Tuesday, September 15, 2009

Dissolving A Maryland LLC

Question: I co-own a Maryland LLC with three other people. We are looking to dissolve and do not know where to begin. Where can we find the best information, and where is the best place to start? Are the Articles of Cancellation the same as the Articles of Dissolution? Stephalauren, Maryland
Response: In responding, I'll assume all members wish to dissolve the LLC. Basically, here are the steps to a voluntary dissolution of an LLC in Maryland--(a) members unanimously vote to dissolve the LLC, (b) file articles of dissolution with the Maryland Department of Assessments & Taxation, (c) wind-up the business, sell all assets not to be distributed to owners or creditors, pay the credit and, if any assets are leftover, distribute remaining assets to the members and (d) file articles of LLC cancellation with the Maryland Department of Assessments & Taxation. This information was gleaned from reading Subtitle 9. Dissolution, Forfeiture, and Reinstatement. of the Maryland LLC Act. In many states, those wishing to dissolve an LLC must also get a tax clearance letter from the state certified that they have paid all of the business entity's state tax obligations before the state officially dissolves the LLC. I would contact the Maryland Corporate Charter Division to ask whether I've left anything off the list: charterhelp@dat.state.md.us.

Here is a link to the official form for articles of LLC cancellation. There does not appear to be a recommended form for LLC articles of dissolution on the state website but that should pose no large hurdle. The contents of the articles of dissolution are rather straight forward as set out in Maryland LLC Act §4A–907.

(2) Articles of dissolution shall contain:
      (i) The name of the limited liability company;
      (ii) The date of filing of the articles of organization and each amendment thereto;
      (iii) The date of the dissolution; and
      (iv) Any other information the members determine.

As to the order of priority in distribution of the LLC's assets during the windup process, this is specified in Maryland LLC Act §4A–906.

Friday, September 4, 2009

Pro Se Representation of LLCs

Question: We have come across some judges classifying an LLC as a type of corporation or an association which requires the use of an attorney for representation in court. Can an LLC represent itself through one of it's members (partnership) or through it's sole member (single member LLC) pro se without a lawyer in a court of law or other civil proceeding? Herman, New York.
Response: "The general rule for corporate representation is that corporations, as 'artificial entities, may only appear in court through an attorney.' Thus, any non-lawyer representing the corporation engages in 'the unauthorized practice of law.'" Link. LLCs with more than one member are clearly artificial legal entities that the law will treat no different than partnership, which must be represented by a lawyer in court. However, what about single-member LLCs? The IRS allows a single-member LLC to be disregarded for tax purposes (and treated as a sole proprietorship). It would seem to make sense that single member LLCs should be excepted from the general rule such that the sole member is allowed to represent the LLC in court. That argument was expressly rejected by the federal Court of Appeals in Lattanzio v. COMTA, 481 F.3d 137 (2nd Cir. 2007); see also Collier v. Cobalt LLC, 2002 WL 726640 (E.D. La. 2002). I'm not aware of a reported case where a court has allowed a single member LLC to proceed pro se (without a lawyer).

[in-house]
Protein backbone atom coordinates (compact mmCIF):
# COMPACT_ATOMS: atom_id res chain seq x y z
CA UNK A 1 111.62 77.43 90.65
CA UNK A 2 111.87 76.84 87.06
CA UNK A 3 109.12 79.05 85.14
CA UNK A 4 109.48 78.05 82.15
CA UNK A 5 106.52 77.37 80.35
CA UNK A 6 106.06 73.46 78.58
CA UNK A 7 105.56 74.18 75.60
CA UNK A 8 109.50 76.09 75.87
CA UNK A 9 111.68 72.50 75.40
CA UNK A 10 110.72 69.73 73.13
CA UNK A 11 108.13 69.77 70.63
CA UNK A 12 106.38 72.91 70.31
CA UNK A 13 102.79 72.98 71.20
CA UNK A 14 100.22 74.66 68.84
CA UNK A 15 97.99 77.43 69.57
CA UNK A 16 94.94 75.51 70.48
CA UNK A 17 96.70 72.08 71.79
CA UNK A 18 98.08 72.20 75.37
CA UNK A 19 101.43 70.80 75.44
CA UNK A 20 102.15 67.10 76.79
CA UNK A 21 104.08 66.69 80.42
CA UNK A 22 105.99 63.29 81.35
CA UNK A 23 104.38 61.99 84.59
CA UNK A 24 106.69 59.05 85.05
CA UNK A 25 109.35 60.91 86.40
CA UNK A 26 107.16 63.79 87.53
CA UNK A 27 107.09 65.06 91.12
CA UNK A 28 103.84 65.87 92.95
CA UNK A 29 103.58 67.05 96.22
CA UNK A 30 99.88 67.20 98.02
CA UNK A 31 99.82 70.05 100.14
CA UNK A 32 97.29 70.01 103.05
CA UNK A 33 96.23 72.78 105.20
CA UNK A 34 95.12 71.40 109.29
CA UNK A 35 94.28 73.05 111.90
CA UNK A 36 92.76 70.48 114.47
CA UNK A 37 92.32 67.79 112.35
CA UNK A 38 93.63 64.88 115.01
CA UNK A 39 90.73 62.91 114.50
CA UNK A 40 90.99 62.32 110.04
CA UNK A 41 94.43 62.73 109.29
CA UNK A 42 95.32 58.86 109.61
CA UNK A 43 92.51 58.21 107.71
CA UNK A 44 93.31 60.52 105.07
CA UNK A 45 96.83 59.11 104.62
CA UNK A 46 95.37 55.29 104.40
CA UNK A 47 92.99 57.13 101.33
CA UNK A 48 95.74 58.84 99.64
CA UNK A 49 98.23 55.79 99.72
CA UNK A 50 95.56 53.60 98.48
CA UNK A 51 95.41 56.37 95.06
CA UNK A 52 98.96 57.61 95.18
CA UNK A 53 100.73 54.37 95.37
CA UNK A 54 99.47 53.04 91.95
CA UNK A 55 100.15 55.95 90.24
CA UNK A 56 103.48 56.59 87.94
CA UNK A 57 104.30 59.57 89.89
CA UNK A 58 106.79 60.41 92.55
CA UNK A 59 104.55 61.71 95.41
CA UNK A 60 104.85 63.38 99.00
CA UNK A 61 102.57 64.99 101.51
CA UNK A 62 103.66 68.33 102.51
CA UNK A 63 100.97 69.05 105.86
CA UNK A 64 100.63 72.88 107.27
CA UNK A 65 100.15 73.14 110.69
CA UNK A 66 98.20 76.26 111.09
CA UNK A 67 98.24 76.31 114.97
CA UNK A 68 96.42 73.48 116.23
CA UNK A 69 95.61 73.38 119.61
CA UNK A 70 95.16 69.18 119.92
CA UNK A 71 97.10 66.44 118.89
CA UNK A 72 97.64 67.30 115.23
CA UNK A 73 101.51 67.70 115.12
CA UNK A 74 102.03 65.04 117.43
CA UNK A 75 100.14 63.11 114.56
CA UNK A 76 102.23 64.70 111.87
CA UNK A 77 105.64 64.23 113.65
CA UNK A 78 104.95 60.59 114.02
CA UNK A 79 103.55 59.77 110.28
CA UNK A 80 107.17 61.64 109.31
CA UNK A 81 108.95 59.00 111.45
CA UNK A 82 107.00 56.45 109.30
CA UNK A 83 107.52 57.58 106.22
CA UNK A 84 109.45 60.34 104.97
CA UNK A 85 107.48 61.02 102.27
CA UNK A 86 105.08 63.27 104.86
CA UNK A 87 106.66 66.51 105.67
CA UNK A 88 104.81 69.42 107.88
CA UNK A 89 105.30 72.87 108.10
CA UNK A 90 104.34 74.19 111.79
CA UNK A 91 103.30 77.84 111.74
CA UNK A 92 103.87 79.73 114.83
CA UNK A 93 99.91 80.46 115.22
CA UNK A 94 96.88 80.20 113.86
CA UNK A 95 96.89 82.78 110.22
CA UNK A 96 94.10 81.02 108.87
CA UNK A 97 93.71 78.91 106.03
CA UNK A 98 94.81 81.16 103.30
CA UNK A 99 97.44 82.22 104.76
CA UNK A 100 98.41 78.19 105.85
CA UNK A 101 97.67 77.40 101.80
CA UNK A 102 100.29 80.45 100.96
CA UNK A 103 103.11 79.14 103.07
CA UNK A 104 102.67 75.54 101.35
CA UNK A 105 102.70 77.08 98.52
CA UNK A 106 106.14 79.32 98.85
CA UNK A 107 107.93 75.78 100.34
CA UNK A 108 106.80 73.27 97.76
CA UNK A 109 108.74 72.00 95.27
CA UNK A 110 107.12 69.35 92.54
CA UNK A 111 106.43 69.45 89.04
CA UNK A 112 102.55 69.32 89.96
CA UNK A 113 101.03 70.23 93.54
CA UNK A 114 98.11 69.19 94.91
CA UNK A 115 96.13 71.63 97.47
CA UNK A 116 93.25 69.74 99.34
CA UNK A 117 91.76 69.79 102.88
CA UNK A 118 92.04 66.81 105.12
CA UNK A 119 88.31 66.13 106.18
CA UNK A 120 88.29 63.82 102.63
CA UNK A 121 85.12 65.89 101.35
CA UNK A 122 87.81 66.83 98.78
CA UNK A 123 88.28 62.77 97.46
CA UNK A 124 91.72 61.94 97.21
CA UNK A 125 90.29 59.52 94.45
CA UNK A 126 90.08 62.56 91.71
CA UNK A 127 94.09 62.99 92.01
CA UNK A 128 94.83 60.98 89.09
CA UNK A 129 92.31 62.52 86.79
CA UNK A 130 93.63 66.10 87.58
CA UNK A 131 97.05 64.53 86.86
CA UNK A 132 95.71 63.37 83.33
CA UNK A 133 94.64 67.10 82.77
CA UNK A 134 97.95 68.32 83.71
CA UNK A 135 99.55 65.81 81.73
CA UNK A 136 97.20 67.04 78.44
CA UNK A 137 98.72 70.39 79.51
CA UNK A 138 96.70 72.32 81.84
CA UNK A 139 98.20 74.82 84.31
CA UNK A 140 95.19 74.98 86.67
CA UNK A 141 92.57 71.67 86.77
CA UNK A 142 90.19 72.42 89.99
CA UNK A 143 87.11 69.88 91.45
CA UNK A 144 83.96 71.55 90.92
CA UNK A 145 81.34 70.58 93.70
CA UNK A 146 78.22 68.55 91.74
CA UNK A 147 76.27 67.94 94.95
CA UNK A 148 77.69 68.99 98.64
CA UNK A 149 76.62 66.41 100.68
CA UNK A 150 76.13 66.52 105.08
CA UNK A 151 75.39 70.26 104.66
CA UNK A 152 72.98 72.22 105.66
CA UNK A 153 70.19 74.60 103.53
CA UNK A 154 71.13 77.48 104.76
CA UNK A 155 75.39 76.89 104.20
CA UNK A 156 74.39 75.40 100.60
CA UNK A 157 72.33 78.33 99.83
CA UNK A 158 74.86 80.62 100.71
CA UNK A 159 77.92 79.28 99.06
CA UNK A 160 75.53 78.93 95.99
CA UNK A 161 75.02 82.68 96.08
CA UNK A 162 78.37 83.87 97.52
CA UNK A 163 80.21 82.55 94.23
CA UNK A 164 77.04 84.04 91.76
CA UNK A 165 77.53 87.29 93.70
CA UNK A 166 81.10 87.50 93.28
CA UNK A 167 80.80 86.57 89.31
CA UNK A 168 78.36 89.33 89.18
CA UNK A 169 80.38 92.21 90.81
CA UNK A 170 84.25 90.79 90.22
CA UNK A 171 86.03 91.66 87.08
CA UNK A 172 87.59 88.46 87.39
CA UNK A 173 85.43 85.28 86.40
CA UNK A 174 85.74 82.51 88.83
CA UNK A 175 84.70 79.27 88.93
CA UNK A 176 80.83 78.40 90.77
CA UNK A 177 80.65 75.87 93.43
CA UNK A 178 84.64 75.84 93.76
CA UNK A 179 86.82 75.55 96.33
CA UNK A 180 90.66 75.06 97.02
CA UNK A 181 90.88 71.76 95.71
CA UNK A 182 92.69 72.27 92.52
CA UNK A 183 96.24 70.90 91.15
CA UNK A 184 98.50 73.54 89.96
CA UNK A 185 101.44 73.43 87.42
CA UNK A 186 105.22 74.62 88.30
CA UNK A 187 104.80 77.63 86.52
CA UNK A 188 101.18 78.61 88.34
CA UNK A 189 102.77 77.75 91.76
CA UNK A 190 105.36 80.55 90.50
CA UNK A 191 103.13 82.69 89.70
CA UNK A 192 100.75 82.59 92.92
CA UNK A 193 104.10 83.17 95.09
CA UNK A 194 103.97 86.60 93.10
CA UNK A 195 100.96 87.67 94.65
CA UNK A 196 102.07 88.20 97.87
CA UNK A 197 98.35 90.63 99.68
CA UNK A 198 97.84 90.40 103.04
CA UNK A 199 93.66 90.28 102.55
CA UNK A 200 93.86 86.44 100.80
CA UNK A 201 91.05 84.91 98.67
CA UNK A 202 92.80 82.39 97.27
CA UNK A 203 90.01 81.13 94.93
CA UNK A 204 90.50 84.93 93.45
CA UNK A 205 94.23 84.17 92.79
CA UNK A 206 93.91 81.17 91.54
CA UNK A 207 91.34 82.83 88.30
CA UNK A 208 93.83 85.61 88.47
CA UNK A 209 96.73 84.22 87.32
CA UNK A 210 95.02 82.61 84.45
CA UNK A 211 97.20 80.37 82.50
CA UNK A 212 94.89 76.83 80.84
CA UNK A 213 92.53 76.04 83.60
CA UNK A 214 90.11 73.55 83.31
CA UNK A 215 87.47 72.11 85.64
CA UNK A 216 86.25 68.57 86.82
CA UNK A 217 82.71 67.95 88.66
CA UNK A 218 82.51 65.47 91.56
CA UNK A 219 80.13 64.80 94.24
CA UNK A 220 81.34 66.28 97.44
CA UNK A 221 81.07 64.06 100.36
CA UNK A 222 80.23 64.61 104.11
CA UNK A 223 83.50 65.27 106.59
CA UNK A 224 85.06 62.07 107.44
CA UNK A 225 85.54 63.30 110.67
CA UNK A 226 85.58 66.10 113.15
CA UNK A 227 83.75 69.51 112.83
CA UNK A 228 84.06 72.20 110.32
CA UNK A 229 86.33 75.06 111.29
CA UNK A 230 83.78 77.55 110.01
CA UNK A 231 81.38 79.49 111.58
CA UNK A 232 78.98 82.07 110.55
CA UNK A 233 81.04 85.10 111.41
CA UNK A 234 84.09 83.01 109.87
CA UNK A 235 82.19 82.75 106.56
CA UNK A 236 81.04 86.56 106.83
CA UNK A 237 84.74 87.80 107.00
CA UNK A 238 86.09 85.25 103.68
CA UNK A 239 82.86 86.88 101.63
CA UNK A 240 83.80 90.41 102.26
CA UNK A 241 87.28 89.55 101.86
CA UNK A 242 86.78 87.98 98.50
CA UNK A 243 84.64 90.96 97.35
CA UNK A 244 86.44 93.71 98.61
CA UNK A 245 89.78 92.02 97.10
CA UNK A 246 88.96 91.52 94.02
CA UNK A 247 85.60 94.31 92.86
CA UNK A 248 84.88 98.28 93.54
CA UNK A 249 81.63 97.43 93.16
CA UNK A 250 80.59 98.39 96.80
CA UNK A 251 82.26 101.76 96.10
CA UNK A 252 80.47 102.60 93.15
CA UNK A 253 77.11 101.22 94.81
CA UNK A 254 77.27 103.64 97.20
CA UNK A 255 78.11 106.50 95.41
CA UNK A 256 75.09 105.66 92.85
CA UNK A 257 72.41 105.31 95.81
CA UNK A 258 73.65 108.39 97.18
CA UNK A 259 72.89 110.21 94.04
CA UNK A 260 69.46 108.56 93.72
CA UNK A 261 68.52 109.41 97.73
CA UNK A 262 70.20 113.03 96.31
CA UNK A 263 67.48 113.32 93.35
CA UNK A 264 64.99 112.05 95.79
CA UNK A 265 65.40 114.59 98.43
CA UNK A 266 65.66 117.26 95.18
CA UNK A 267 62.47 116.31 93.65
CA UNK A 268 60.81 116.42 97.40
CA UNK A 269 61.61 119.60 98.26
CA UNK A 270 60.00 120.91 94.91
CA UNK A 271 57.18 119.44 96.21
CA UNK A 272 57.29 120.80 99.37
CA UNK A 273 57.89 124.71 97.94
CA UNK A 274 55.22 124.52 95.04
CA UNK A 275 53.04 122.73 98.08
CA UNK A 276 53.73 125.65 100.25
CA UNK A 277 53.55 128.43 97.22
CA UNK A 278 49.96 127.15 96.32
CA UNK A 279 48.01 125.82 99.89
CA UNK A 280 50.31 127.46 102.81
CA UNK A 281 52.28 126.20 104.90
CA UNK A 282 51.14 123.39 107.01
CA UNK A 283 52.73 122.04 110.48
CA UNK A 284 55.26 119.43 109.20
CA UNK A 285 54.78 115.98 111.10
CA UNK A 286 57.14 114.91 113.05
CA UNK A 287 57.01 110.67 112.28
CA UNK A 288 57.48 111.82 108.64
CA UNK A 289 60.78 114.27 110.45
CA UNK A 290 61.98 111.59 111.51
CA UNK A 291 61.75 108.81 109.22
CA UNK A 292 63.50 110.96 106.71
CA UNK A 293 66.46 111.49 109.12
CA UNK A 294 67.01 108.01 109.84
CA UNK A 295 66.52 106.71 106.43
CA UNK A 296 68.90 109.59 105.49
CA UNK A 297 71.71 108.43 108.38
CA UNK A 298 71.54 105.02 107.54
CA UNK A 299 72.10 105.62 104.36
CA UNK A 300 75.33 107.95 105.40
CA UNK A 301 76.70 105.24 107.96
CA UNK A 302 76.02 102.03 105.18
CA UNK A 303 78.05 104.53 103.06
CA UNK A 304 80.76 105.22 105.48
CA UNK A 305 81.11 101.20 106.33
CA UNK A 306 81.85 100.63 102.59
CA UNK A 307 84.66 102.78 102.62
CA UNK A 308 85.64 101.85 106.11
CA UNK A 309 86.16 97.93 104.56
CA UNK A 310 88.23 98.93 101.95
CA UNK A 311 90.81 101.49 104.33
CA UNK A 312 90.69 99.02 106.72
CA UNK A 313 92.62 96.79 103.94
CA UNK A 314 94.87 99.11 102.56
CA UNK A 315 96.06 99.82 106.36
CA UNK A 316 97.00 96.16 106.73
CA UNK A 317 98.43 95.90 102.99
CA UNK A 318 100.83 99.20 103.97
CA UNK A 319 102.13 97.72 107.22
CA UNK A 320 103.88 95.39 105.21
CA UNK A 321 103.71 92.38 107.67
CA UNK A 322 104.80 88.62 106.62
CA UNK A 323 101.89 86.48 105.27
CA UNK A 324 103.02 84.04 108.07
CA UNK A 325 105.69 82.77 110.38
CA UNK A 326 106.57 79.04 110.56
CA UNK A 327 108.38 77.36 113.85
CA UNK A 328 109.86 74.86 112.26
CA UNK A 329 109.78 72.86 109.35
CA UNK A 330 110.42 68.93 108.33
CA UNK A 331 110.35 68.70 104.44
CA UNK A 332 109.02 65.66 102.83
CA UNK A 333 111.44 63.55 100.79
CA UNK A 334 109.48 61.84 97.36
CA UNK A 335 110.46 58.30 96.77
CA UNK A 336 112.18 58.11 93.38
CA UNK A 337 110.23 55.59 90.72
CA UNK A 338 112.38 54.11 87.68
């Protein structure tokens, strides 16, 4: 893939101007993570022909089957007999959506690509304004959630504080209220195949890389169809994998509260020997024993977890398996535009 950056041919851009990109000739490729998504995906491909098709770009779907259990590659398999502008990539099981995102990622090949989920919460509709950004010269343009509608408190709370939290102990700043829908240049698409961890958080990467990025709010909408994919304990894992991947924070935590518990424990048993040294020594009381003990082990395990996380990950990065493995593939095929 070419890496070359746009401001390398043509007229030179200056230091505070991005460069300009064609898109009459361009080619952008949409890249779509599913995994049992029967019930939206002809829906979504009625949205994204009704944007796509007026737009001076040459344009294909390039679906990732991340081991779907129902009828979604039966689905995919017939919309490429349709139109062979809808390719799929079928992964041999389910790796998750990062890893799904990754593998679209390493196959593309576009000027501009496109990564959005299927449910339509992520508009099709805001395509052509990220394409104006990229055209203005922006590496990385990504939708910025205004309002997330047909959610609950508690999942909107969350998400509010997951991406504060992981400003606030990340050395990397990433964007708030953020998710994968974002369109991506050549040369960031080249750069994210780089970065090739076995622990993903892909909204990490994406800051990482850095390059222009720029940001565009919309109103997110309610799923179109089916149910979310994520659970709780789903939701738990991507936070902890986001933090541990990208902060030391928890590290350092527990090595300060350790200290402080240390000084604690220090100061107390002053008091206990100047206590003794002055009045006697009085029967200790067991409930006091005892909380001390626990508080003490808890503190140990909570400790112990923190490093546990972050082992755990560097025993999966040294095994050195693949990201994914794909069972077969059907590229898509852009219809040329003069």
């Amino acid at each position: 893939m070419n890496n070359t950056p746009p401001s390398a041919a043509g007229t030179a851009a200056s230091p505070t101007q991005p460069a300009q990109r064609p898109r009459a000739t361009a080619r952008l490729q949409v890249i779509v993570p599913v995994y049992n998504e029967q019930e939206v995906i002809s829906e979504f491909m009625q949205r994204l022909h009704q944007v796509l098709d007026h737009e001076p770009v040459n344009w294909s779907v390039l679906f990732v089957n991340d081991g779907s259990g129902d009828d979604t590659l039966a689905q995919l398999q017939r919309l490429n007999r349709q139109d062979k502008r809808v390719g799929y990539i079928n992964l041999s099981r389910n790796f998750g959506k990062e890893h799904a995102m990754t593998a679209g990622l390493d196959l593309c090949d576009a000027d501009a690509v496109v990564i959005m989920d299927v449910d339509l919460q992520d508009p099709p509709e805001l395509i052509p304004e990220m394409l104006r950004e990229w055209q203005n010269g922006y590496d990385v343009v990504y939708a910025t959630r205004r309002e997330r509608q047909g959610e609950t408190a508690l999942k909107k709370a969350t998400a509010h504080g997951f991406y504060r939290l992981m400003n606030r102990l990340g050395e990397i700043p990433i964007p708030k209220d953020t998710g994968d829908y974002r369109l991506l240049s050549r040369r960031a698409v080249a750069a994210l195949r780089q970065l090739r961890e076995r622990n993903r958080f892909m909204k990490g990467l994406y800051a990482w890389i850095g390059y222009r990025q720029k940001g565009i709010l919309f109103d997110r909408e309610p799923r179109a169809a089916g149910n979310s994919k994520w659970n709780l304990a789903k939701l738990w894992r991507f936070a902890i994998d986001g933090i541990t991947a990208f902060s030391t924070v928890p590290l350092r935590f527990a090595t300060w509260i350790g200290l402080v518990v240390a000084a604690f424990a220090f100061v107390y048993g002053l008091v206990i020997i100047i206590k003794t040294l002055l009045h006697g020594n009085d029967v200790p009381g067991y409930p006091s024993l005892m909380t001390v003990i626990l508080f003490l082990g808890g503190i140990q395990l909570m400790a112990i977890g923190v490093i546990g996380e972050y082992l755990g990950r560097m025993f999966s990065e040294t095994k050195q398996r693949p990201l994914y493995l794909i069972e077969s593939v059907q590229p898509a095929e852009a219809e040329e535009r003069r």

Thursday, September 3, 2009

Who can be an LLC manager?

Question: Can the managing member of an LLC be another unrelated LLC? Michael, California.
Answer: The nice thing about LLCs is their flexibility. The answer to your question is found in the definitions section of the California Limited Liability Company Act (Section 17001 of the California Corporations Code). Section 17001(w) defined "Manager" as "a person elected by the members of a limited liability company to manage the limited liability company", emphasis added. The legal definition of "person" is not the same as the everyday usage. Section 17001(ae) defines "Person" as "an individual, partnership, limited partnership, trust, estate, association, corporation, limited liability company, or other entity, whether domestic or foreign", emphasis added. Thus, under my reading of the above statutes, an LLC (whether foreign or domestic) may be the manager of a second LLC formed in California.